The Perforce Access Control Model
Perforce's access control model has evolved significantly over the past few releases, and there's another change coming in the 2011.1 release this fall. I thought it'd be worth reviewing how you manage roles and access in Perforce, particularly since there's now some interplay between the traditional access control system and user types.
Speaking very broadly, Perforce has four main access levels.
- Read access: the ability to see file history and content
- Write access: the ability to modify and create content
- Administer data access: the ability to modify certain parts of the repository's data
- Administer server access: the ability to affect the state and operation of the server
If you're familiar with Perforce's protections table, you'll know that these four levels are roughly equivalent to the protections levels like
super. There are other protection levels, of course, but they tend to be for very specific use cases.
Although Perforce doesn't officially have a role-based permission scheme, most of the time I think about the roles that people play when granting these access levels. Speaking again very broadly, traditionally Perforce has supported four roles.
- Viewers who need to know about and see content
- Writers who need to create and modify content
- Application administrators who have some authority to modify history, content, and other data outside the scope of normal work
- Server administrators who are responsible for backups, access control, and other super-user functions
Each of these traditional roles was a superset of the others. So if you were a server administrator, you could also do all the things that a writer could do. (Again, there are exceptions to this general principle, but it rarely made sense to grant
write access while denying
The 2010.2 release introduced a service user, which is a special role intended for applications to authenticate themselves to the Perforce server.
service users can perform a subset of super-user tasks so they can access enough data to perform replication and other activities.
service users are very limited in what other activities they can perform. Replica servers use this account type to access the main Perforce server.
The 2011.1 release will introduce an
operator user. This role is again a subset of the super-user role, intended for people like IT staff who need to help with backup and recovery, but have no need to actually see the data in the server. An
operator can help with the daily care and feeding of a Perforce server.
A snapshot of access and roles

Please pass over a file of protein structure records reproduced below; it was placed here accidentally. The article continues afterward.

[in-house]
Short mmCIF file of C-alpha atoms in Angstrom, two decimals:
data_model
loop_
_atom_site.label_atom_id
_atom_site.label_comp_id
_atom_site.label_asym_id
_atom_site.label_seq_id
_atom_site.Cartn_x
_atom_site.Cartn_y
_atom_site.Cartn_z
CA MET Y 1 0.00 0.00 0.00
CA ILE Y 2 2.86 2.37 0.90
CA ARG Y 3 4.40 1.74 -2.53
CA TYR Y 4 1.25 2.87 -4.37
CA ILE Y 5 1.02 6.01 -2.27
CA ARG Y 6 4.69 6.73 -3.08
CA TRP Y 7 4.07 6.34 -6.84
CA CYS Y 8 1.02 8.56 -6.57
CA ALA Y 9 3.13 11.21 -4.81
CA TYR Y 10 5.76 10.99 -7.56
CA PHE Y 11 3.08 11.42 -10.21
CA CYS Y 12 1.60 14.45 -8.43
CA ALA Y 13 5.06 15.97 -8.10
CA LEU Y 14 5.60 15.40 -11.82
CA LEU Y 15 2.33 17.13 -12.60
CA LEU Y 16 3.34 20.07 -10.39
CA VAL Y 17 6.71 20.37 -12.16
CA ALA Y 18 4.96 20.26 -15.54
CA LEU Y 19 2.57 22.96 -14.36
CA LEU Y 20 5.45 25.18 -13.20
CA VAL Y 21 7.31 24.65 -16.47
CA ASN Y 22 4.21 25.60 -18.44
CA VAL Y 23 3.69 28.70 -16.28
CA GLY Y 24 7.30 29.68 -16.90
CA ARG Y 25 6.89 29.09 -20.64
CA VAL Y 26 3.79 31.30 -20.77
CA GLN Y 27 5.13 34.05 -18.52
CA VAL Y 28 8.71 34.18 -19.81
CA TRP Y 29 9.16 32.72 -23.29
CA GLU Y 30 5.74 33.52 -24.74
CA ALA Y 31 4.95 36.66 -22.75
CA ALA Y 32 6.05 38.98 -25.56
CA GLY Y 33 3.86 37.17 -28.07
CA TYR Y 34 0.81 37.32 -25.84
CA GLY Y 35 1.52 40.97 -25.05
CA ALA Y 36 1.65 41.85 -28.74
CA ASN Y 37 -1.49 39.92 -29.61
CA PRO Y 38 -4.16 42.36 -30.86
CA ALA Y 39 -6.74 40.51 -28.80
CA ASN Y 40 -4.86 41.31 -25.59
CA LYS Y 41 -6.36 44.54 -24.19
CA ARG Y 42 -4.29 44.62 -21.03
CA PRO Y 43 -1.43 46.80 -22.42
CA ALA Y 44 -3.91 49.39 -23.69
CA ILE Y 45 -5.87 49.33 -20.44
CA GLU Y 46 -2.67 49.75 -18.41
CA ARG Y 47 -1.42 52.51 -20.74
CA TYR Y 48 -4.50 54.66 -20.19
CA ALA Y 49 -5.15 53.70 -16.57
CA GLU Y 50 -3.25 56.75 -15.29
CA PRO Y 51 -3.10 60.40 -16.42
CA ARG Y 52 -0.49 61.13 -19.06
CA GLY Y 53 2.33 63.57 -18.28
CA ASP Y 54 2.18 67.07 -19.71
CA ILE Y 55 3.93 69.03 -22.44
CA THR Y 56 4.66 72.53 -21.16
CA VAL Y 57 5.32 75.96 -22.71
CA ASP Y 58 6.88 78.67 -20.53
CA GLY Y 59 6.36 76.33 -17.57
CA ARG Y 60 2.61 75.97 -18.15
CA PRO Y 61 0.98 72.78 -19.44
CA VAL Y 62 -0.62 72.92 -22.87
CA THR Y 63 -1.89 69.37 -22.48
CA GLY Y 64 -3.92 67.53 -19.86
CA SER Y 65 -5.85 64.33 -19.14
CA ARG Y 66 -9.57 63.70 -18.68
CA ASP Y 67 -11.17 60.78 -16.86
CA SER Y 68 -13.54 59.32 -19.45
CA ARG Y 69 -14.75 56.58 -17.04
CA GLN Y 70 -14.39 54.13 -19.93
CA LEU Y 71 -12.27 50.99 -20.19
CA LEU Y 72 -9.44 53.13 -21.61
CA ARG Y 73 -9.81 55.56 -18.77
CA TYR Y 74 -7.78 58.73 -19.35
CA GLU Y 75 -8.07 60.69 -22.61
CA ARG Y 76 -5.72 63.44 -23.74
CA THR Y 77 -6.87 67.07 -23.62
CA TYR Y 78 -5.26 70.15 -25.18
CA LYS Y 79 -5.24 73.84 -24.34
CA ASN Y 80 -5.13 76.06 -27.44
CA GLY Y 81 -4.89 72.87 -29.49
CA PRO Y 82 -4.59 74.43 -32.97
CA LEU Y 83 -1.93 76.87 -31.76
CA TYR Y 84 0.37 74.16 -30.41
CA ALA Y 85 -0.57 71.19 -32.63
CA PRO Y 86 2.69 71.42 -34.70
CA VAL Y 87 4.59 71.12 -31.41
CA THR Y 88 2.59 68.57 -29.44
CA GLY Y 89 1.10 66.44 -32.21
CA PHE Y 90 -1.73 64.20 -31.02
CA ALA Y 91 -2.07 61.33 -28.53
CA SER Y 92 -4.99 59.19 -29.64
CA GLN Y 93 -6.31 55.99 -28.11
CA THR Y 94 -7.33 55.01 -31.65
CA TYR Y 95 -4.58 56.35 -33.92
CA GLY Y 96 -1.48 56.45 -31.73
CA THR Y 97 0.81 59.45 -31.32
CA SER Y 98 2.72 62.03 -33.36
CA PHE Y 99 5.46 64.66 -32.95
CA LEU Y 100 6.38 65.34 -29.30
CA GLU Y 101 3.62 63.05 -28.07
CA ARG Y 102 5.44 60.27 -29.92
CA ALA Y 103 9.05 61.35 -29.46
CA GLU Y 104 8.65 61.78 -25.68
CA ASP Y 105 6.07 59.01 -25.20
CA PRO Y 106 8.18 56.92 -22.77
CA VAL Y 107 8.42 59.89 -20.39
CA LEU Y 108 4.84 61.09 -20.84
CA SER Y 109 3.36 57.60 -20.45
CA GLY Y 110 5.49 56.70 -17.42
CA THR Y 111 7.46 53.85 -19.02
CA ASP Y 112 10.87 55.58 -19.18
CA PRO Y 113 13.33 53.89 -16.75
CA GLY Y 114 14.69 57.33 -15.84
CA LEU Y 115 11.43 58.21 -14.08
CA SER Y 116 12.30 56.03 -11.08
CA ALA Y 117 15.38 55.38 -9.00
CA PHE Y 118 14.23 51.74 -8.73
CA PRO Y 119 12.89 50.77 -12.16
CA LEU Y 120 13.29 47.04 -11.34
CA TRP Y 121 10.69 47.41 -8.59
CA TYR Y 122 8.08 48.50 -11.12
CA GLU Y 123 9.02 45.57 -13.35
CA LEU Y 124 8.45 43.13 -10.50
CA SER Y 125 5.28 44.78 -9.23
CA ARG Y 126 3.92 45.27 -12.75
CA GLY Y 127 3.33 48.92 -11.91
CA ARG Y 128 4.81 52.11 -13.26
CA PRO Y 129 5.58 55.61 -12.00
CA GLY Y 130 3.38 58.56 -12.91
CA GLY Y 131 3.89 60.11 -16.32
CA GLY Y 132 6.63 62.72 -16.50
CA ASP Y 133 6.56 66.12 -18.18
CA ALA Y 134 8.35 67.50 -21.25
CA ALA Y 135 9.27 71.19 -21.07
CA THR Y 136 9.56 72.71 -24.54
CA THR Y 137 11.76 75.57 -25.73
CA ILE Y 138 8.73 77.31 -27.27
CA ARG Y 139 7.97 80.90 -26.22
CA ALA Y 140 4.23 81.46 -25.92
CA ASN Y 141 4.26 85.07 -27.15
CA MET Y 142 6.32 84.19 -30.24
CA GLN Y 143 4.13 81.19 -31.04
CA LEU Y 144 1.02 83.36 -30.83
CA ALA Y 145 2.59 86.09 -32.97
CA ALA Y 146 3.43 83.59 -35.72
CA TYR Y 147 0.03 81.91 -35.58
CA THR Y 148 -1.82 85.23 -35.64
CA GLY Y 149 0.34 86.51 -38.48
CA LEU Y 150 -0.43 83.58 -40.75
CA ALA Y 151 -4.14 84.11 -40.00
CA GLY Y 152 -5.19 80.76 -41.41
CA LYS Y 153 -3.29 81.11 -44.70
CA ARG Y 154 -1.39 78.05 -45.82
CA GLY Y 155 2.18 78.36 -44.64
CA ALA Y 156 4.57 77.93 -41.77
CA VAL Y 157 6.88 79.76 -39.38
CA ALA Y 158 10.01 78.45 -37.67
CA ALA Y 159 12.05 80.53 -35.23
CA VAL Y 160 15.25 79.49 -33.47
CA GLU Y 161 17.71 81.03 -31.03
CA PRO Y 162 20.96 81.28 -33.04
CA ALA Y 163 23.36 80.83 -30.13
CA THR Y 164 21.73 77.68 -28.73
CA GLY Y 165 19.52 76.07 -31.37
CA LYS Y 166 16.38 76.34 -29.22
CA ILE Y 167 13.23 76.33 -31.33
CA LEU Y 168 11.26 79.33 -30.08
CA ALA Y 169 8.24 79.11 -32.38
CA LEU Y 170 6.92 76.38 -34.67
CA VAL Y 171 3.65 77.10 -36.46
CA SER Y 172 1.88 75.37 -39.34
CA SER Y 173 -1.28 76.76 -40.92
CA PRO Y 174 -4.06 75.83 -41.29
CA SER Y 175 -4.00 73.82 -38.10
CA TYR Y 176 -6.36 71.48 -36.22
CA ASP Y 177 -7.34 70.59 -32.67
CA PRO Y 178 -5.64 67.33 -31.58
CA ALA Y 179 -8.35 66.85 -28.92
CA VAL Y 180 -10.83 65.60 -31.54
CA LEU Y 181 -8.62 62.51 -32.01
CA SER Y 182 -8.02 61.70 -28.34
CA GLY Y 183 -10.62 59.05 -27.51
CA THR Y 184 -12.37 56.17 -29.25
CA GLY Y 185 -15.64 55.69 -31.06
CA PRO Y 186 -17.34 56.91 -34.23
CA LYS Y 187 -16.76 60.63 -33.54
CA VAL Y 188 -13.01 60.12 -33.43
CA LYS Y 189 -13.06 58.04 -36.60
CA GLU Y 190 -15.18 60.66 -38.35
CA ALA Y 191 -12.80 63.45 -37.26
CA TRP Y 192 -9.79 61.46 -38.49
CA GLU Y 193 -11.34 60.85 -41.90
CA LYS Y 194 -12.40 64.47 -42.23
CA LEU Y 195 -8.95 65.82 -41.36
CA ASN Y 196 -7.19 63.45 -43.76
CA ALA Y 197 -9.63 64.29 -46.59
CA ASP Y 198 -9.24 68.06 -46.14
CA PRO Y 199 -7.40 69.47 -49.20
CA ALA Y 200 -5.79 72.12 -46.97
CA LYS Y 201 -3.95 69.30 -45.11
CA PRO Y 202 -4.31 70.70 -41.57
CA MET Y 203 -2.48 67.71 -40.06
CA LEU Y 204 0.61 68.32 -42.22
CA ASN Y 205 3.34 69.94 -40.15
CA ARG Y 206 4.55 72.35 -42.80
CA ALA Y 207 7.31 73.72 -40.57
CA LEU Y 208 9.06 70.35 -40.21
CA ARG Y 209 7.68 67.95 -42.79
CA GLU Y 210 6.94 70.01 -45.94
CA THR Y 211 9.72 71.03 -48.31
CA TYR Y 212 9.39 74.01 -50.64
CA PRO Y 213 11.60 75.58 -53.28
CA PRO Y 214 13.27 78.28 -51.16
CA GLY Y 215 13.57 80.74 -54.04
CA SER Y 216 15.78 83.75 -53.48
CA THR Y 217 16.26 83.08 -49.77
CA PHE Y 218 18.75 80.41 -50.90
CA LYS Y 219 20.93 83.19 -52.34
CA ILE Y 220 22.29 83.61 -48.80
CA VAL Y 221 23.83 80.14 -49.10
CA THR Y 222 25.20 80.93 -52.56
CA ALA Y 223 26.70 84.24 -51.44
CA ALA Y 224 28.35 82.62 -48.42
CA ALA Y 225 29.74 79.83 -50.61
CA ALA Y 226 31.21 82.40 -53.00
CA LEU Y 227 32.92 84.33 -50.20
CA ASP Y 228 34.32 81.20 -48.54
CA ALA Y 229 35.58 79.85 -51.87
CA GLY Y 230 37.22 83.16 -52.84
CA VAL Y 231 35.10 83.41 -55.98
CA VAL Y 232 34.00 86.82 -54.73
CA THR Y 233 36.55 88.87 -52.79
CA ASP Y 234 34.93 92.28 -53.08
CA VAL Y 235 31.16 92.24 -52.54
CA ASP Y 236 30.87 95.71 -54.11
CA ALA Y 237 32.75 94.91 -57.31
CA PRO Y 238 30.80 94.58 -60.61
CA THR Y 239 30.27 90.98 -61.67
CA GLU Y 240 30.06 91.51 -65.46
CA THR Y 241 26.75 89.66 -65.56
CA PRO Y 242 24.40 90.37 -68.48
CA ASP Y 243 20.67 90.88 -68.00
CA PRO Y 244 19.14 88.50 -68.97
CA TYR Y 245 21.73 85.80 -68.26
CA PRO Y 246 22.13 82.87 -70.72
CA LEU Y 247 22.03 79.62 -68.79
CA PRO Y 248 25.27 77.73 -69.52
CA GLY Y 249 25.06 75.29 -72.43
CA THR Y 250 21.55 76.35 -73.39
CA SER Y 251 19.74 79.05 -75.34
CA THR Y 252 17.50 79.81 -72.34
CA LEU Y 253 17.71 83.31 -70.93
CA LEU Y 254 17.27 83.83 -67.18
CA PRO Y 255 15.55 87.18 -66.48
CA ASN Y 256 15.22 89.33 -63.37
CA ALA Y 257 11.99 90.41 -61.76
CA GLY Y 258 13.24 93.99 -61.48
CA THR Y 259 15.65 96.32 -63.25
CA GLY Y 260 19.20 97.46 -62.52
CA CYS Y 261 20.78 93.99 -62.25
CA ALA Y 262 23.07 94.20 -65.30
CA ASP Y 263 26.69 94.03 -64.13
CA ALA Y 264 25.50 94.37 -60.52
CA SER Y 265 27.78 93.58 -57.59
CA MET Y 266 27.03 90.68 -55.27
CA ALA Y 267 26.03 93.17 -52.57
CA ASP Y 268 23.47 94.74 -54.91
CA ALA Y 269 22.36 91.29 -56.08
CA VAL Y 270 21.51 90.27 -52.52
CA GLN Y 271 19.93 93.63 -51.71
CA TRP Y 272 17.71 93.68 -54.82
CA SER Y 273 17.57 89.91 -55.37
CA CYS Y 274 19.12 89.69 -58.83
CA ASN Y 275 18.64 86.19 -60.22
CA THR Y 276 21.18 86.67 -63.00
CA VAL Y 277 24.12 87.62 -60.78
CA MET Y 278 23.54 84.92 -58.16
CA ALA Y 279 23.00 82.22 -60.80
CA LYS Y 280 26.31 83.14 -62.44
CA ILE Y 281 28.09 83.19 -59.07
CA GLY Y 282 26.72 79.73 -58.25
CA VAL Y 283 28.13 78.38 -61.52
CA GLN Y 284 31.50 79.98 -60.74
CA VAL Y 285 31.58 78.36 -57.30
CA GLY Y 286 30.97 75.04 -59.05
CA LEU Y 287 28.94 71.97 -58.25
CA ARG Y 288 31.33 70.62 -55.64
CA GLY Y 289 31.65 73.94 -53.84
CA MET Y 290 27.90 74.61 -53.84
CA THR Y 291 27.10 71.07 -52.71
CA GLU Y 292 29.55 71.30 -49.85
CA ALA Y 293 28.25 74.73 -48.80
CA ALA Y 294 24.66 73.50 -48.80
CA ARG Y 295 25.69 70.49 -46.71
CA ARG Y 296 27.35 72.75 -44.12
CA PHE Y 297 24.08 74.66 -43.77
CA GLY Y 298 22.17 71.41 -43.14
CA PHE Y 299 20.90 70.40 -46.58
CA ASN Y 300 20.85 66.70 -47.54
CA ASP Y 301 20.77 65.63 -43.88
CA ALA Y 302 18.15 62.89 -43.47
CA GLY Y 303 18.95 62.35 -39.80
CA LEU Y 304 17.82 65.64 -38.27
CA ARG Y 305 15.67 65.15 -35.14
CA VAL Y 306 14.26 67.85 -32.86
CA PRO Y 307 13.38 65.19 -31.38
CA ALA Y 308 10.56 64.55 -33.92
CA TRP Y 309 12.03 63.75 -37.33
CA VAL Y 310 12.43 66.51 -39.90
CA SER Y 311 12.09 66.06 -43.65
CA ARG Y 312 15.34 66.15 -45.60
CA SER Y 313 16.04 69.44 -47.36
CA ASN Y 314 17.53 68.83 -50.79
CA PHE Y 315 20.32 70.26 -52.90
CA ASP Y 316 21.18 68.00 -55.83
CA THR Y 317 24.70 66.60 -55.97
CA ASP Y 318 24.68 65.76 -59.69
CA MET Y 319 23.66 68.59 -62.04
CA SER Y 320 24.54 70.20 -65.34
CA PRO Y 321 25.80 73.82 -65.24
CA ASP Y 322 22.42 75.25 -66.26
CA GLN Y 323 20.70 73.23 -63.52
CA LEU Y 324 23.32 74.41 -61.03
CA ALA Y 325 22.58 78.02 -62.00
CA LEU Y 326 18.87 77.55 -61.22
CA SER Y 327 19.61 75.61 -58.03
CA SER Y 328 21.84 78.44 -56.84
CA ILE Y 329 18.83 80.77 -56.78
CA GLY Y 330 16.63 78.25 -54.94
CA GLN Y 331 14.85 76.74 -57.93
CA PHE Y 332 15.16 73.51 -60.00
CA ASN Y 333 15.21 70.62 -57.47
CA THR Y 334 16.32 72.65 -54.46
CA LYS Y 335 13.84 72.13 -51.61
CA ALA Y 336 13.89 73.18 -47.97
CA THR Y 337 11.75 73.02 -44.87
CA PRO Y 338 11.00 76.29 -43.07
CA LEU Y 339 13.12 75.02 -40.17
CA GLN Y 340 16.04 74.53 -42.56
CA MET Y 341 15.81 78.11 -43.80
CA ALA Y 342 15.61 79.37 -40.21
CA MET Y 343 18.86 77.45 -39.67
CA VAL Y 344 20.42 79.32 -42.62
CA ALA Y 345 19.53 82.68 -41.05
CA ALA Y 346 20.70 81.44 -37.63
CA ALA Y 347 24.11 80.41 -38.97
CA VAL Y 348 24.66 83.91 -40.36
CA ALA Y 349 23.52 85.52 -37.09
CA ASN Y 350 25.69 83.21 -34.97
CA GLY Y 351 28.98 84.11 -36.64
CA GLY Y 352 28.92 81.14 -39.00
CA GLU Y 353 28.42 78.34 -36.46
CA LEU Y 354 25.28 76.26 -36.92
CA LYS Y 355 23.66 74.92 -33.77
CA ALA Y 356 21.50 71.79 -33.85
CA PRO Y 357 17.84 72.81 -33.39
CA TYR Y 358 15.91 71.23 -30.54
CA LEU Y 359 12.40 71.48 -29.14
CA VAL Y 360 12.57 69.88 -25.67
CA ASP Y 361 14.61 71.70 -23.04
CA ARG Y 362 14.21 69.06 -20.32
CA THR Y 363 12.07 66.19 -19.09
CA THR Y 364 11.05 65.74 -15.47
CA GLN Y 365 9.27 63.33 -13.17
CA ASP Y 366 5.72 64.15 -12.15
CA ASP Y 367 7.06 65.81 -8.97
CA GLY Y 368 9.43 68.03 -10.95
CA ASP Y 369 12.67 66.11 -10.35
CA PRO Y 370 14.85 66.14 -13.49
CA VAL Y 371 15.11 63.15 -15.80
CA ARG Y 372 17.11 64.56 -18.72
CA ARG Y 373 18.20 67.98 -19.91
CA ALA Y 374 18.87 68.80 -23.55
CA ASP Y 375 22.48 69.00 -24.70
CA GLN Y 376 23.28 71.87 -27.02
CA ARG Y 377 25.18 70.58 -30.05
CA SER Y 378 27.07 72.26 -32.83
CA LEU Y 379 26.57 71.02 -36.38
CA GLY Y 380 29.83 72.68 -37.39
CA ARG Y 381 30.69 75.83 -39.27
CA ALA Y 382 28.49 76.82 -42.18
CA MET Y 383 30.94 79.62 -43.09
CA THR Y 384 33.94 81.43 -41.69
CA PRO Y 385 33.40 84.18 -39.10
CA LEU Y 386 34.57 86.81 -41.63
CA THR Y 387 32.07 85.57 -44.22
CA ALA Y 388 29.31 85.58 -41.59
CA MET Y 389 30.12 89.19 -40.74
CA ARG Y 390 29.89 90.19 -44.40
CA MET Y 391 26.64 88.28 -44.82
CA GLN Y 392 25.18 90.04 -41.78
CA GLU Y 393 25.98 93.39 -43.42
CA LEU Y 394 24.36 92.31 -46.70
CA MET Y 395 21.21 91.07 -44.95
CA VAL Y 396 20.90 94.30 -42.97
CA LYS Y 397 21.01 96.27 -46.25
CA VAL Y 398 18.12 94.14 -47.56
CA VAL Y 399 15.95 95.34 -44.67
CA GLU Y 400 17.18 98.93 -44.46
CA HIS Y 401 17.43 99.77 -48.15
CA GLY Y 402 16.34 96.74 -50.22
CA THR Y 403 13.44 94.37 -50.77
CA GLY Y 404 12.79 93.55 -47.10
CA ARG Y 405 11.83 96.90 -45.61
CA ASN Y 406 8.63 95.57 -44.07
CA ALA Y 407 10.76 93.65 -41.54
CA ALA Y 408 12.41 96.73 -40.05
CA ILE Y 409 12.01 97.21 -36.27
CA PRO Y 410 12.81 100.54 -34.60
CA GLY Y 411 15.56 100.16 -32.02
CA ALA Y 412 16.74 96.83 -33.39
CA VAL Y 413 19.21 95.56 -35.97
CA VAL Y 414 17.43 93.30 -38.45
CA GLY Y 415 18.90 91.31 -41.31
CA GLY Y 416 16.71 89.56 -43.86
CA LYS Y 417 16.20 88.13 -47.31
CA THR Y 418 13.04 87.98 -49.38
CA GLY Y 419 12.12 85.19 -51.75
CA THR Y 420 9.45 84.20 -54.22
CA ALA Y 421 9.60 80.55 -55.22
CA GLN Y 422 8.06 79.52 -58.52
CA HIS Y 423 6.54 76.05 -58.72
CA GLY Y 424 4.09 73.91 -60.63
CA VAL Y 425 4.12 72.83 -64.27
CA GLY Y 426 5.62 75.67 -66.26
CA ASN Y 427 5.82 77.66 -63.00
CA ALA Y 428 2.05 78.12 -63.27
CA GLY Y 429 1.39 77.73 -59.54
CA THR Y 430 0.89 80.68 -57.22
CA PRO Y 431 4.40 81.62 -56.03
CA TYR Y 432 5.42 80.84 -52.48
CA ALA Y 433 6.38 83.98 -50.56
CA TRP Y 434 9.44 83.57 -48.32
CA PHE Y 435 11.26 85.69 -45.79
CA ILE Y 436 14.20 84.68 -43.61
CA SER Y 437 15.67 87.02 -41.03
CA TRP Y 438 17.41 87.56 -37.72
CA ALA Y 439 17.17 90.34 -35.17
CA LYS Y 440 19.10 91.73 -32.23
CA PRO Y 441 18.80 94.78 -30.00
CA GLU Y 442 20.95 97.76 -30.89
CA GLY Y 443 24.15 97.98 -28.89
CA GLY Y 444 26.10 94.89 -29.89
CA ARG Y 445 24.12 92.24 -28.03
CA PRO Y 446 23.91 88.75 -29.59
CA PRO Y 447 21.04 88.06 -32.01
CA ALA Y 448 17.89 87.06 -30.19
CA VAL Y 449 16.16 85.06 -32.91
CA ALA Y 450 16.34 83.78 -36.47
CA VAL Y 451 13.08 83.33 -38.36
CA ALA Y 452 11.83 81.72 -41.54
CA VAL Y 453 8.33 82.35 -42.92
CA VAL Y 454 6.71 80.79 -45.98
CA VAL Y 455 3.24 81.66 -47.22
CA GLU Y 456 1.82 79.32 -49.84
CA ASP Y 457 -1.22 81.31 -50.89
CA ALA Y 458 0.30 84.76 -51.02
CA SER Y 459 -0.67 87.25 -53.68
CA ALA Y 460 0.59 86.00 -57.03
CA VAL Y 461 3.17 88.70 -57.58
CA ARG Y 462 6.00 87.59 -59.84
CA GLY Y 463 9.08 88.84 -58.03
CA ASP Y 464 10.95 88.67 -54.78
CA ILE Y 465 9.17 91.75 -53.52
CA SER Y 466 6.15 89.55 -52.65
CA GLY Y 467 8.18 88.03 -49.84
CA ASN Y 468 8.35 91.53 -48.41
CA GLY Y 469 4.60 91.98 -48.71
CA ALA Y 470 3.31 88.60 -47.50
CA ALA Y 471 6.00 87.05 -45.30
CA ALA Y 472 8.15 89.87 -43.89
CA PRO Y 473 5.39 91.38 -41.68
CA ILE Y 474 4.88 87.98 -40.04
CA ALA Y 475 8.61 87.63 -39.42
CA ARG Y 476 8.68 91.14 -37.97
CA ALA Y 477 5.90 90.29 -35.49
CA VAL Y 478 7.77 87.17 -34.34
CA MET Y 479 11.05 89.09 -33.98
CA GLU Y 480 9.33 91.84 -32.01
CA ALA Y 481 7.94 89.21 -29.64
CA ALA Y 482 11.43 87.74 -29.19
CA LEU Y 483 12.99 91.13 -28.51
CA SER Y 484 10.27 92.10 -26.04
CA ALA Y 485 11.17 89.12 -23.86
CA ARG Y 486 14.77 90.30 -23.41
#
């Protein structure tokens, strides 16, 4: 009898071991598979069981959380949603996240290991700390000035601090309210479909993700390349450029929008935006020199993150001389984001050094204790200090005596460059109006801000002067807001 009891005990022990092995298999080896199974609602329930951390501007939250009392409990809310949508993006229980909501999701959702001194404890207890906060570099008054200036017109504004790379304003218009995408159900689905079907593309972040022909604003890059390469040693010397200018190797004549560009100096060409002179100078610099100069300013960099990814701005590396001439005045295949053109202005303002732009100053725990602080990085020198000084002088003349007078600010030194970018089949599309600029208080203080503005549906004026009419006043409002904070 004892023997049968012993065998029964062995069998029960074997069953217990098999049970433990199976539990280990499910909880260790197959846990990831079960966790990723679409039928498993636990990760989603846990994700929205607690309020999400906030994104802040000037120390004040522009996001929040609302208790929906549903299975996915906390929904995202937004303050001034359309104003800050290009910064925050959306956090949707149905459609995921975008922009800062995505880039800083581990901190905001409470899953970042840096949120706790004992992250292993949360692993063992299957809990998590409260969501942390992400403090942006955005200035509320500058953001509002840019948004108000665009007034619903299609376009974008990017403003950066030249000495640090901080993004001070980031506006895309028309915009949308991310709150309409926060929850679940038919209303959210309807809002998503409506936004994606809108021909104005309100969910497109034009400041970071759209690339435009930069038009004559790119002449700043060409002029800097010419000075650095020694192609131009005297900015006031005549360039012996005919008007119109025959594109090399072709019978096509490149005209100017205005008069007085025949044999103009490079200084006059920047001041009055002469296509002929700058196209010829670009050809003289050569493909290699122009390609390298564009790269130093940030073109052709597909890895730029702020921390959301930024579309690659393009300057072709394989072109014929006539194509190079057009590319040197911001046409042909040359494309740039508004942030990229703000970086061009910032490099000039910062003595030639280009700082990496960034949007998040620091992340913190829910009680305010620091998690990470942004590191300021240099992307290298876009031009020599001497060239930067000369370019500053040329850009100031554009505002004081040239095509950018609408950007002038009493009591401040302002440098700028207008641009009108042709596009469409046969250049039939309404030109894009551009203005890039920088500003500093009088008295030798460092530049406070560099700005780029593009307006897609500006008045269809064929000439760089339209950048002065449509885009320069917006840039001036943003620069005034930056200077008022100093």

Here's a little table that provides a snapshot of the Perforce access levels and roles.
|Role||Purpose||Access levels||Typical commands|
|Viewer||See file history and content|
|Writer||Add or modify content|
|Application administrator||Help maintain some server data|
|Server administrator||Total control over server|
|Service users||Authentication between server and other processes|
|Operator||System-level server maintenance with no data access|
Again, this information isn't comprehensive. The System Administrator's Guide has a complete list of the access levels required for each command. Information about the new
operator users will be available with the 2011.1 release.
Adding new roles
The roles that Perforce defines out of the box work well enough in most cases. If you're a Perforce administrator, you're familiar with granting access to specific parts of the repository for different teams. With the
operator users, we've taken a step towards defining very special purpose roles.
But what if you want to define a new type of role? As a really simple example, let's say that you want to restrict the delete command to project leads. The Writer role can make new content or change existing content, but you need to be in the new Curator role to remove content. Both roles need Perforce's
write access level, so the protections table won't help us here. You can use a changelist trigger to prevent some users from deleting content, but that is a reactive measure.
A better solution is probably the Perforce Broker. With the broker, you could filter the
delete command, restricting it to the Curator users. The broker gives you the flexibility to effectively create your own roles based on your policies.
What else do you need?
How well does Perforce access control work for you? Drop us a line and let us know what you think!